Charter House needs help feeding and housing our neighbors
MIDDLEBURY — The Charter House Coalition could use a few more cogs to power its formidable engine that delivers food, clothing and shelter to Middlebury-area folks in need of a boost.
Established in 2005, the coalition is a nonprofit association of local religious groups and individuals who each year donate hundreds of volunteer hours and thousands of dollars to make sure the less fortunate in our midst have access to the basic necessities.
Inspired by the Charter House Coalition’s tireless provision of shelter, free meals and other services, more than 950 people last year pitched in at least once to make sure all of the programs keep rolling. Included on that roster are many Middlebury College students who supply invaluable energy and commitment to the tasks at hand. Unfortunately, we are approaching that time of year when the college breaks for the summer, temporarily scattering the approximately 2,500 students to all corners of the globe. So the coalition needs to compensate for that loss with some new recruits, noted Doug Sinclair, executive director of the organization.
“Middlebury College students make up around 30 percent of our help for the warming shelter,” Sinclair explained.
The emergency warming shelter is based in the Congregational Church of Middlebury’s Charter House at 27 North Pleasant St. It provides a warm place for the homeless to stay overnight between Oct. 16 and April 15. The Charter House can accommodate around 15 individuals and up to four families during the cold season, Sinclair explained.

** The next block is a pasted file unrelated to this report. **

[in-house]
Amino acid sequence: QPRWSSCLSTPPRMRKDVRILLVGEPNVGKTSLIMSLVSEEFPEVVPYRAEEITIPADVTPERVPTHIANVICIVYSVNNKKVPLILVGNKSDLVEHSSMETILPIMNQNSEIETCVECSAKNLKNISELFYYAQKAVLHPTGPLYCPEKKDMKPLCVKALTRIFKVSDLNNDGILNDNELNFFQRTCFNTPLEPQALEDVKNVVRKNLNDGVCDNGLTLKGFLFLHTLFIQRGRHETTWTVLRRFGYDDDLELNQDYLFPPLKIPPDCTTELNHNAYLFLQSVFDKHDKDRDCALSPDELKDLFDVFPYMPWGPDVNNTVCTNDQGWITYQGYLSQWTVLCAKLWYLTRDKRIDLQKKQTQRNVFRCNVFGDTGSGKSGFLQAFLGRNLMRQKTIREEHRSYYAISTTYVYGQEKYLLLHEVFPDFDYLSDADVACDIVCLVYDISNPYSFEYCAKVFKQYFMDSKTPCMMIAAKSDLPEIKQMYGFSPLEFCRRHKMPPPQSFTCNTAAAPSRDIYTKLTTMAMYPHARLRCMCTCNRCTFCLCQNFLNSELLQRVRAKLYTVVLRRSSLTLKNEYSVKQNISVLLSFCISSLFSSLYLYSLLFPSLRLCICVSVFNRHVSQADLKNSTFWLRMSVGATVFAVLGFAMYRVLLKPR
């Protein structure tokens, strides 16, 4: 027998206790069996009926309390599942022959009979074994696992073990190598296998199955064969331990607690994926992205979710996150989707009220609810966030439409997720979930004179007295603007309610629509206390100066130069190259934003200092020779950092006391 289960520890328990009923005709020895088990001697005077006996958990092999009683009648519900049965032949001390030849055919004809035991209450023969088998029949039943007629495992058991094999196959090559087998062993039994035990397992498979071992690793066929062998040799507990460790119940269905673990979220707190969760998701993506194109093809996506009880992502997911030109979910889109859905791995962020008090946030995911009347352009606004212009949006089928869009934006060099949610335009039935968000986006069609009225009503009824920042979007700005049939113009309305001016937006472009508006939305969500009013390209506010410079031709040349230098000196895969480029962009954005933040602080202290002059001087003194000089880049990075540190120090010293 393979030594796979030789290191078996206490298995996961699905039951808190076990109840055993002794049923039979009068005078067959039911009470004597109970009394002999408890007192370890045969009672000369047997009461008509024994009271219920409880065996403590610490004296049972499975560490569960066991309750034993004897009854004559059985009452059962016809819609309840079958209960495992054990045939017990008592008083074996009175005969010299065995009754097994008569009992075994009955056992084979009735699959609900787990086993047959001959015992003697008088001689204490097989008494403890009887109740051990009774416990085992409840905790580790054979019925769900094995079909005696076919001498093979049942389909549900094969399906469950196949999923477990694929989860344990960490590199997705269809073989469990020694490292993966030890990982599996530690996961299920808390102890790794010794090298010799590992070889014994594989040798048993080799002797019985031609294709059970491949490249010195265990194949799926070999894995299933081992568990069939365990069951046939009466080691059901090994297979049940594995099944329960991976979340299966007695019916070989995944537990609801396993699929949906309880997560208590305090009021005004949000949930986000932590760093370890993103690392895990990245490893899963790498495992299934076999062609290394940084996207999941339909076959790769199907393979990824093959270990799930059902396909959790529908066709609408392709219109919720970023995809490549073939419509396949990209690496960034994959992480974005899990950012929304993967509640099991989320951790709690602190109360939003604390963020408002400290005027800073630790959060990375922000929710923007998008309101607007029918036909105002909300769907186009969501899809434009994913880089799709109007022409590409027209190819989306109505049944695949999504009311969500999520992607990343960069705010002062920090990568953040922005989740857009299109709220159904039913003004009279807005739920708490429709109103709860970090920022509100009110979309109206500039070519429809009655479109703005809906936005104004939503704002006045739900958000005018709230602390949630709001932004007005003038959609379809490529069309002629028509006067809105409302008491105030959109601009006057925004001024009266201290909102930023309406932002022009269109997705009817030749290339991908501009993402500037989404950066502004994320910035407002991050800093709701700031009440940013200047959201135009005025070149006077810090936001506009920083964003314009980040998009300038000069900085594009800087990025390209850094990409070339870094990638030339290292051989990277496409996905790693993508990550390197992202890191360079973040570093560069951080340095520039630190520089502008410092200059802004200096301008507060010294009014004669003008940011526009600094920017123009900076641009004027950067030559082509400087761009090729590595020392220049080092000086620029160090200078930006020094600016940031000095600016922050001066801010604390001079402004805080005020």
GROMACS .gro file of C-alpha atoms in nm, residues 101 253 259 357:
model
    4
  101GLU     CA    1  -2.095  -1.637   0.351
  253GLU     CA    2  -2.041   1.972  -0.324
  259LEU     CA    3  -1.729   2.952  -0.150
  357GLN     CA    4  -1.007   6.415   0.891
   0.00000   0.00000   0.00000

While this past winter has been described as one of the mildest ever, demand for the warming shelter has remained consistently strong this year, according to Sinclair.
“We have been over capacity every night since mid-January,” Sinclair said in mid-March, noting demand reached 28 on one particular evening.
And the term “mild” is quite subjective when one has nowhere to stay, Sinclair added.
“If it’s a wet night and 35 degrees, it’s not much fun to be outside,” he said.
Once the warming center has taken in a total of 24, it must send any additional folks elsewhere — including to the John Graham Emergency Shelter in Vergennes. The state of Vermont provides motel vouchers to homeless people during the coldest nights, if those folks have no other housing options.
Each volunteer at the warming shelter, which was due to stay open until April 15, is typically asked to serve a three-hour shift at the shelter, which is staffed 24/7.
As the warming shelter winds down, Charter House Coalition is looking for volunteers with green thumbs.
The coalition manages two produce gardens that yield vegetables to help feed the homeless and fill out the plates at the hundreds of free community lunches and suppers the organization sponsors each year in Middlebury. The gardens are located at the Nash Farm off the River Road in New Haven, and at the Porter Medical Center campus in Middlebury. Those gardens yield more than 25 different crops, including potatoes, squash, carrots, lettuce, beans and beets.